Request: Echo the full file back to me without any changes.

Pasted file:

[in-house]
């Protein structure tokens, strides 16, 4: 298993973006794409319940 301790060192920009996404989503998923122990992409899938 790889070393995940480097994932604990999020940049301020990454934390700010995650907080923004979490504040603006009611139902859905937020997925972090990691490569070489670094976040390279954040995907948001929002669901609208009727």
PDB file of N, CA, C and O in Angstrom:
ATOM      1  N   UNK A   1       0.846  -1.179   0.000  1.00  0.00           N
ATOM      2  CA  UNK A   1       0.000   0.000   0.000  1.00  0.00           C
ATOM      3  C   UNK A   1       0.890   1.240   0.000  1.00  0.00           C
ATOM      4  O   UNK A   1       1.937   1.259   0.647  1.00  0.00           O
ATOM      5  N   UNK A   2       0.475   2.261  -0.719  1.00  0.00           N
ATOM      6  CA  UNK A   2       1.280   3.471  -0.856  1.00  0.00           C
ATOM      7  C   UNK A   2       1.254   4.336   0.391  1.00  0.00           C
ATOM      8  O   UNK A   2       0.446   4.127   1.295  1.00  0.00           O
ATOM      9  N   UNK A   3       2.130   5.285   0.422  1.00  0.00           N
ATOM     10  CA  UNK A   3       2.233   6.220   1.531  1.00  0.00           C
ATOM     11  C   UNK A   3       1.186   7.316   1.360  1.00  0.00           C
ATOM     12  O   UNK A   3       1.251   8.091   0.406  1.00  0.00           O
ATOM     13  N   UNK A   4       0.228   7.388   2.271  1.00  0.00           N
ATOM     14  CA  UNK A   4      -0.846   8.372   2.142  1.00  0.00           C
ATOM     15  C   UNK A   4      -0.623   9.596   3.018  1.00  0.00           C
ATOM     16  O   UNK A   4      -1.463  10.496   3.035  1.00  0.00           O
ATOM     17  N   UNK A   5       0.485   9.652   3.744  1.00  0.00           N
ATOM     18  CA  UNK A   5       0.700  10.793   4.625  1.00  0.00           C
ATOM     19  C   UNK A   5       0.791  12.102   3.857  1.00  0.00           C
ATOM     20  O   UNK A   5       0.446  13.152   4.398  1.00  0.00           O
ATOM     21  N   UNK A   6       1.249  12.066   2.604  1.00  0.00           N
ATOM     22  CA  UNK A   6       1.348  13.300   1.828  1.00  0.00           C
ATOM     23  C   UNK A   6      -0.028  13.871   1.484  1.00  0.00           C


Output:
[in-house]
């Protein structure tokens, strides 16, 4: 298993973006794409319940 301790060192920009996404989503998923122990992409899938 790889070393995940480097994932604990999020940049301020990454934390700010995650907080923004979490504040603006009611139902859905937020997925972090990691490569070489670094976040390279954040995907948001929002669901609208009727």
PDB file of N, CA, C and O in Angstrom:
ATOM      1  N   UNK A   1       0.846  -1.179   0.000  1.00  0.00           N
ATOM      2  CA  UNK A   1       0.000   0.000   0.000  1.00  0.00           C
ATOM      3  C   UNK A   1       0.890   1.240   0.000  1.00  0.00           C
ATOM      4  O   UNK A   1       1.937   1.259   0.647  1.00  0.00           O
ATOM      5  N   UNK A   2       0.475   2.261  -0.719  1.00  0.00           N
ATOM      6  CA  UNK A   2       1.280   3.471  -0.856  1.00  0.00           C
ATOM      7  C   UNK A   2       1.254   4.336   0.391  1.00  0.00           C
ATOM      8  O   UNK A   2       0.446   4.127   1.295  1.00  0.00           O
ATOM      9  N   UNK A   3       2.130   5.285   0.422  1.00  0.00           N
ATOM     10  CA  UNK A   3       2.233   6.220   1.531  1.00  0.00           C
ATOM     11  C   UNK A   3       1.186   7.316   1.360  1.00  0.00           C
ATOM     12  O   UNK A   3       1.251   8.091   0.406  1.00  0.00           O
ATOM     13  N   UNK A   4       0.228   7.388   2.271  1.00  0.00           N
ATOM     14  CA  UNK A   4      -0.846   8.372   2.142  1.00  0.00           C
ATOM     15  C   UNK A   4      -0.623   9.596   3.018  1.00  0.00           C
ATOM     16  O   UNK A   4      -1.463  10.496   3.035  1.00  0.00           O
ATOM     17  N   UNK A   5       0.485   9.652   3.744  1.00  0.00           N
ATOM     18  CA  UNK A   5       0.700  10.793   4.625  1.00  0.00           C
ATOM     19  C   UNK A   5       0.791  12.102   3.857  1.00  0.00           C
ATOM     20  O   UNK A   5       0.446  13.152   4.398  1.00  0.00           O
ATOM     21  N   UNK A   6       1.249  12.066   2.604  1.00  0.00           N
ATOM     22  CA  UNK A   6       1.348  13.300   1.828  1.00  0.00           C
ATOM     23  C   UNK A   6      -0.028  13.871   1.484  1.00  0.00           C